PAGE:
So I plan to thoroughly enjoy myself, learn from some amazing writers and experts, spend time with friends, make new friends and cheer for some of my favorite authors at the Maggies.

What about you? What do you enjoy most when you go to a conference? What do you look forward to and what do you dread?

Wednesday, September 26, 2007

Premiere Week!

Between the hours
I'm working and
this week's premieres,
I haven't been very
productive. I promise
to have a good blog
next time. For now
I'm giving you some
new eye candy.

Tuesday, September 25, 2007

Romance Readers' Luncheon

Five days left before prices go up.

***Permission granted to forward***

Come and join us at the Homewood Public Library on November 3, 2007,
Saturday from 11 a.m. to 3 p.m.
Birmingham, Alabama

Southern Magic presents NYT best selling Sherrilyn Kenyon
and welcome speaker multi-published Debra Webb

Over twenty romance authors will be in attendance along with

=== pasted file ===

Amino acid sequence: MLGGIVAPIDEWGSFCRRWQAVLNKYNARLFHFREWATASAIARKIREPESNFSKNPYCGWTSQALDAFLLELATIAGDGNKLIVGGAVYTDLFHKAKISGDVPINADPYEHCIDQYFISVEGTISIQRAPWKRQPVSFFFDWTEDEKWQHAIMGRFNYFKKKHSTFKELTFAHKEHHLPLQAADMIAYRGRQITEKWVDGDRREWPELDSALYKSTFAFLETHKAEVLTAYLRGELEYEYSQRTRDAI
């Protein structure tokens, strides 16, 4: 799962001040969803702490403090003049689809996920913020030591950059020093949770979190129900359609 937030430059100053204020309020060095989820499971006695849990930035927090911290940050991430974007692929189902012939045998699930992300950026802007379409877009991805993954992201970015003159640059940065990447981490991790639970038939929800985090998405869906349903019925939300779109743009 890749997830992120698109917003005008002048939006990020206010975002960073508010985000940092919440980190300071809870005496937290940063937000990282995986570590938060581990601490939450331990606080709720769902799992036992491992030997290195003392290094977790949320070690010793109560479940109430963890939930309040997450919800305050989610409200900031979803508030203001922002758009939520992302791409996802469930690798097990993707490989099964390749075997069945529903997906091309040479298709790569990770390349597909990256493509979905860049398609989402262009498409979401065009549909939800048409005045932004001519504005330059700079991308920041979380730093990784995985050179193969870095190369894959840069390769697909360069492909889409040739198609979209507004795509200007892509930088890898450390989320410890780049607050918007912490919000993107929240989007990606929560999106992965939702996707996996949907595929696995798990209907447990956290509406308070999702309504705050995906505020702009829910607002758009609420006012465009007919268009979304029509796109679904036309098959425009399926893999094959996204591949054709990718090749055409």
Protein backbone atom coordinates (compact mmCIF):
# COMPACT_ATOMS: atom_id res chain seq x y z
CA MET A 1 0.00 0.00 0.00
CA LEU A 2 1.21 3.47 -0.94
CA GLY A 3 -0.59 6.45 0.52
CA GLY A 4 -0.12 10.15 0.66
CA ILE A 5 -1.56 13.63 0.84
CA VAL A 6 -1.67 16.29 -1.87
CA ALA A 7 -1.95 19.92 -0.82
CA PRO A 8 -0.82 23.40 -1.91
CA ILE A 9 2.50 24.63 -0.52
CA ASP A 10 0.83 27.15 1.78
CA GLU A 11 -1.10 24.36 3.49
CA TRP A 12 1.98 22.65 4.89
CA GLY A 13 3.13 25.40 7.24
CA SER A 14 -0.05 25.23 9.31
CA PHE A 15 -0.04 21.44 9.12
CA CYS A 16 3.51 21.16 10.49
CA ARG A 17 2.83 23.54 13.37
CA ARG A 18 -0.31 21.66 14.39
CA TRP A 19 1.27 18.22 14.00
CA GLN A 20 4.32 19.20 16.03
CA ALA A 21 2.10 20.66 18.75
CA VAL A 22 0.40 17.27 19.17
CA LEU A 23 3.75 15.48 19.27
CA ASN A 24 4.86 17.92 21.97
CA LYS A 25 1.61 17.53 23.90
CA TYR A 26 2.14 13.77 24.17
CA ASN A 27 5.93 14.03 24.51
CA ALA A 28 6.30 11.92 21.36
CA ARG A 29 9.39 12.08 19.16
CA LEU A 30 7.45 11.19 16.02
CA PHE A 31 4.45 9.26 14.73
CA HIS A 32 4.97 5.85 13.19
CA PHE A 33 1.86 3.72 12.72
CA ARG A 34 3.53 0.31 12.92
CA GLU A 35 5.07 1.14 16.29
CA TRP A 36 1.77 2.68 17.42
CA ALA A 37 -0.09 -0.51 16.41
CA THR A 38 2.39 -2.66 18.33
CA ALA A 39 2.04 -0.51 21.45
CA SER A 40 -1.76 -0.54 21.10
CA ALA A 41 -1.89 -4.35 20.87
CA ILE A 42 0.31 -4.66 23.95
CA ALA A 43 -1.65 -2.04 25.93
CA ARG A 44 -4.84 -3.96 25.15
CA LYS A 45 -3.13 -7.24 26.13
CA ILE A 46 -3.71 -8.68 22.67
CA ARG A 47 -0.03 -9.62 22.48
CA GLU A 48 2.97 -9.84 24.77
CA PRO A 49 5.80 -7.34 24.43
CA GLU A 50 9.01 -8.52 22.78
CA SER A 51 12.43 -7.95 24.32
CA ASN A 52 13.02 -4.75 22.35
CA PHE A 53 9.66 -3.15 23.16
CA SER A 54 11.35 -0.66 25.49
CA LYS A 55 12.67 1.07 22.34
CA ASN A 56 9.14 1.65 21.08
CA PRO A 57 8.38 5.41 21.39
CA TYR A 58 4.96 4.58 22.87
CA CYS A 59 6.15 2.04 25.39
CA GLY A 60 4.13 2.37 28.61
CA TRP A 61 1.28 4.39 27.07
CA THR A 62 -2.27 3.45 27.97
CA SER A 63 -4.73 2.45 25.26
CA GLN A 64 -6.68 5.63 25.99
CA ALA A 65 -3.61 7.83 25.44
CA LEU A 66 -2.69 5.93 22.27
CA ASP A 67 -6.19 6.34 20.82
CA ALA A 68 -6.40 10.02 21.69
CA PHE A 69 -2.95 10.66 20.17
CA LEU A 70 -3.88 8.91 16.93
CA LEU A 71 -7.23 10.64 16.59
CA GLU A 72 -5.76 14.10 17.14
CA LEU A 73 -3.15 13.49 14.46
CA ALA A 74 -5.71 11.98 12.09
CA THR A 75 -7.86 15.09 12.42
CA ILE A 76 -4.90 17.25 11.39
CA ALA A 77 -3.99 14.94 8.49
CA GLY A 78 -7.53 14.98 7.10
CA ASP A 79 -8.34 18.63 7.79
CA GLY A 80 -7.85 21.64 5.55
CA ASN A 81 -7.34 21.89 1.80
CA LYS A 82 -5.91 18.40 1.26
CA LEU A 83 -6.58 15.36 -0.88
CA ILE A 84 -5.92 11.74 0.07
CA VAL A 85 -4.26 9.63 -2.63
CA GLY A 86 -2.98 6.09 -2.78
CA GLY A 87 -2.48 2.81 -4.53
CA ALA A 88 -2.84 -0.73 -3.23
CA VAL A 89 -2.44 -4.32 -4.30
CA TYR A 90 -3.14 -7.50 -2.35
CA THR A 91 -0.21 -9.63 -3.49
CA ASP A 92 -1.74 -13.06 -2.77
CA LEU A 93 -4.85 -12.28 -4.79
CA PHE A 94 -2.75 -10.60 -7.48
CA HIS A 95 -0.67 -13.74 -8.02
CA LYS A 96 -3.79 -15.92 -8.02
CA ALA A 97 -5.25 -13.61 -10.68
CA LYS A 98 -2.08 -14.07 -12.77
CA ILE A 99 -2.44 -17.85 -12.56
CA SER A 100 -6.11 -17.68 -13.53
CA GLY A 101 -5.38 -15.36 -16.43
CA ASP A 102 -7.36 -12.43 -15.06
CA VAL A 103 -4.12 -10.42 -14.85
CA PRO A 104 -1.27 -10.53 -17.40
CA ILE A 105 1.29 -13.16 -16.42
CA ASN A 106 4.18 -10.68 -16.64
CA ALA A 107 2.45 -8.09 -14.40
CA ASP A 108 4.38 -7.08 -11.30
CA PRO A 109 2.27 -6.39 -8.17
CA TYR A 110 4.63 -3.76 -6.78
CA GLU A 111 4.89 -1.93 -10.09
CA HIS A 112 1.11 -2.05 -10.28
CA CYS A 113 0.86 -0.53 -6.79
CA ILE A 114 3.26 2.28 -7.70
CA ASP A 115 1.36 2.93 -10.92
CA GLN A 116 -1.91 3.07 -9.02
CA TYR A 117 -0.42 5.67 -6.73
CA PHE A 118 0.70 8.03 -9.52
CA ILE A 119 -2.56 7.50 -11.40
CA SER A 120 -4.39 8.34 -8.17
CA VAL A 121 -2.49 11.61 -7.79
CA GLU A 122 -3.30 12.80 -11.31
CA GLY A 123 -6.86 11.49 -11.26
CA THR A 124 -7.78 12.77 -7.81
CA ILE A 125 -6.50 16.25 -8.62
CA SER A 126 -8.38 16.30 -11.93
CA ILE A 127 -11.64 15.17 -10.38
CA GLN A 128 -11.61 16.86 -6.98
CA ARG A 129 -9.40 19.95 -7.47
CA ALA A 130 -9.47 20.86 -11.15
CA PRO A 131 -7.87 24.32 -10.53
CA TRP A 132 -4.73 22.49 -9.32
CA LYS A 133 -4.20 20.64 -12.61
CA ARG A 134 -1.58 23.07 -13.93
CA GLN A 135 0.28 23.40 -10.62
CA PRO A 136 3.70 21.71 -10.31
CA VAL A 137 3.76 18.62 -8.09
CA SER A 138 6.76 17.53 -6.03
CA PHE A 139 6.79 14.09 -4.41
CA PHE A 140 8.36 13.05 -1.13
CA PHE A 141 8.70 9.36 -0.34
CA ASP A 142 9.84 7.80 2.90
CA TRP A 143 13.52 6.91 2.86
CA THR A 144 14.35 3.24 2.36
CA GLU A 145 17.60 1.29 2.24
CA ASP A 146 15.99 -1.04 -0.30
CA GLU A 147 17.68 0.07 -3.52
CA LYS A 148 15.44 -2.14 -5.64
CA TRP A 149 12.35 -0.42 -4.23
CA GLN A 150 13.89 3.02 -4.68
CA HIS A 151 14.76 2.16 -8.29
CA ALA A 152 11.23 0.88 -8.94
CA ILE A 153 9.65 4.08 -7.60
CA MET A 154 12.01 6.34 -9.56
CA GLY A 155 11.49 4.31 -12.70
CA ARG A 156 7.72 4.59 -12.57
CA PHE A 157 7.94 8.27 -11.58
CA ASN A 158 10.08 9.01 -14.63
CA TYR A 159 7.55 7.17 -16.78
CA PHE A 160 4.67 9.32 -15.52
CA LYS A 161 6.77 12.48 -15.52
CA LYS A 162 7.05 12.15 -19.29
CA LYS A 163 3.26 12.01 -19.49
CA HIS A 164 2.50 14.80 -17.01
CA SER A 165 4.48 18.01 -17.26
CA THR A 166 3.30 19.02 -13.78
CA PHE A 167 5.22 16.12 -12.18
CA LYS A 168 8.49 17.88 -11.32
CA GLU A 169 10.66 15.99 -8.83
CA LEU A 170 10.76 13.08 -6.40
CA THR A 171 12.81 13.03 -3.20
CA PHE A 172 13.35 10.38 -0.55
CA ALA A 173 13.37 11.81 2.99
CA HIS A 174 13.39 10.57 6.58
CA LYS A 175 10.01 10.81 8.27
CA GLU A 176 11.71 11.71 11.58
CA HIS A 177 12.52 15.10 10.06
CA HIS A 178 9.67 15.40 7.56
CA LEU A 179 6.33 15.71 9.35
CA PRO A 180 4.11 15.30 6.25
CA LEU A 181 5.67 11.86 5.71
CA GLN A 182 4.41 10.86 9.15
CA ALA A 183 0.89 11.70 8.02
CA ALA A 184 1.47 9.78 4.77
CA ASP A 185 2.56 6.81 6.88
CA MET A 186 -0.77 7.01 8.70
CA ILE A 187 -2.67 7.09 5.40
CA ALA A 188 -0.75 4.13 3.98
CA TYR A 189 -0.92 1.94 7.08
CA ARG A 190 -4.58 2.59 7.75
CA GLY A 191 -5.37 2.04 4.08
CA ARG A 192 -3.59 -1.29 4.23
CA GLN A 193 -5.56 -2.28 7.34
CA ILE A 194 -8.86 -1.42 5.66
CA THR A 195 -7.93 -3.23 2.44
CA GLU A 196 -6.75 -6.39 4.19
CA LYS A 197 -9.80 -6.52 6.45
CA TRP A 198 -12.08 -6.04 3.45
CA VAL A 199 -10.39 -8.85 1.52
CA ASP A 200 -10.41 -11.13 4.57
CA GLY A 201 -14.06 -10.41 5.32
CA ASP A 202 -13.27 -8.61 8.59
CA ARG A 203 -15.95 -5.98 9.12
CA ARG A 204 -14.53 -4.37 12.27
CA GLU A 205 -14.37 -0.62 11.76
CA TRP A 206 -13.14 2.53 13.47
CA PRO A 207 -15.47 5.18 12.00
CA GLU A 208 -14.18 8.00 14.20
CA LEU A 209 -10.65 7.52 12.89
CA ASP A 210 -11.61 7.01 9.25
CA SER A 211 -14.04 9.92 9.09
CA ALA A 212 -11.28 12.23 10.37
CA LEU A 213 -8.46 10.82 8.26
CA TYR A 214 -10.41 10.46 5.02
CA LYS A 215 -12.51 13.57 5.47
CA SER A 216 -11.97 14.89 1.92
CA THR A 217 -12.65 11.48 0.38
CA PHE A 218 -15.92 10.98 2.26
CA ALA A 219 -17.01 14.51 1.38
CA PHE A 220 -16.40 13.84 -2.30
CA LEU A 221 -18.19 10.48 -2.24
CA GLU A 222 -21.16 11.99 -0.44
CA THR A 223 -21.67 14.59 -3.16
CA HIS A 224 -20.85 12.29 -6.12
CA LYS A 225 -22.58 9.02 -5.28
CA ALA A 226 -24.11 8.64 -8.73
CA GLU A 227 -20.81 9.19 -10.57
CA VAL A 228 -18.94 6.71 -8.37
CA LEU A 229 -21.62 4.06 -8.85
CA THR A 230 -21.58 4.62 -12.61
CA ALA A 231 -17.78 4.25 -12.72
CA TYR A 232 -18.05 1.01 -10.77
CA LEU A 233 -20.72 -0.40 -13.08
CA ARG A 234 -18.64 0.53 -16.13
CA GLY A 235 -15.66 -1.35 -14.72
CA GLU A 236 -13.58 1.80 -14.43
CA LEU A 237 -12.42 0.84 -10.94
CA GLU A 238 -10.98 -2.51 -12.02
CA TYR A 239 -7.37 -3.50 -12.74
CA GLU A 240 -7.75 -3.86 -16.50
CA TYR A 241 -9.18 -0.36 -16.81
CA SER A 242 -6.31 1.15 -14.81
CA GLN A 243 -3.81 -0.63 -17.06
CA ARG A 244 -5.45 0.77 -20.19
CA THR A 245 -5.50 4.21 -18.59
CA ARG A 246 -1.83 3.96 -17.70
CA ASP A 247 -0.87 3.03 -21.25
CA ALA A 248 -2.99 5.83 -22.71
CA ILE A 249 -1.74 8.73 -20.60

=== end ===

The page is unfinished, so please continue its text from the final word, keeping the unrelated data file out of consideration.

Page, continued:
Linda Howard, Janice Lynn, Kathleen Long, Kelly St. John and Peggy Webb.
To see the complete list go to .

Door prizes!!
Be prepared to purchase raffles for chances at baskets loaded with books
along with the popular Get Your Name In a Book!

A Book Signing (open to the public) will follow the luncheon.
Registration: $25 Until September 30, 2007 ($20 for S-M Members)
$30 October 1 to 27, 2007 ($25 for S-M Members)
Please Print




Phone Number______________________________________

Email Address______________________________________

Make checks payable to: Southern Magic
Return this page with your payment to:
Southern Magic Luncheon Registration
113 Sutton Circle
Birmingham, AL 35242

Monday, September 24, 2007

A Great Big Piece of Gray Dough

I'm having a love-hate relationship with my manuscript, and right now, it's all hate. This is a ms I started about five years ago and subsequently abandoned. So when I pulled it out last year, I knew it would take some revisions to freshen it up.

To help me decide what kind of revisions I needed, I entered it in some contests. Surprisingly, it finaled in several contests. But no requests from editors.

Over the weekend, I read an article about pacing. Ah-ha! I said. That's it! That's what's holding me back. All the things that slow pacing-- long sentences, big blocks of narrative paragraphs, characters doing boring activities--(the list goes on)--pretty much includes everything I have in this ms. Long sentences? My specialty. Narrative blocks? I love getting inside my characters' heads and thinking with them.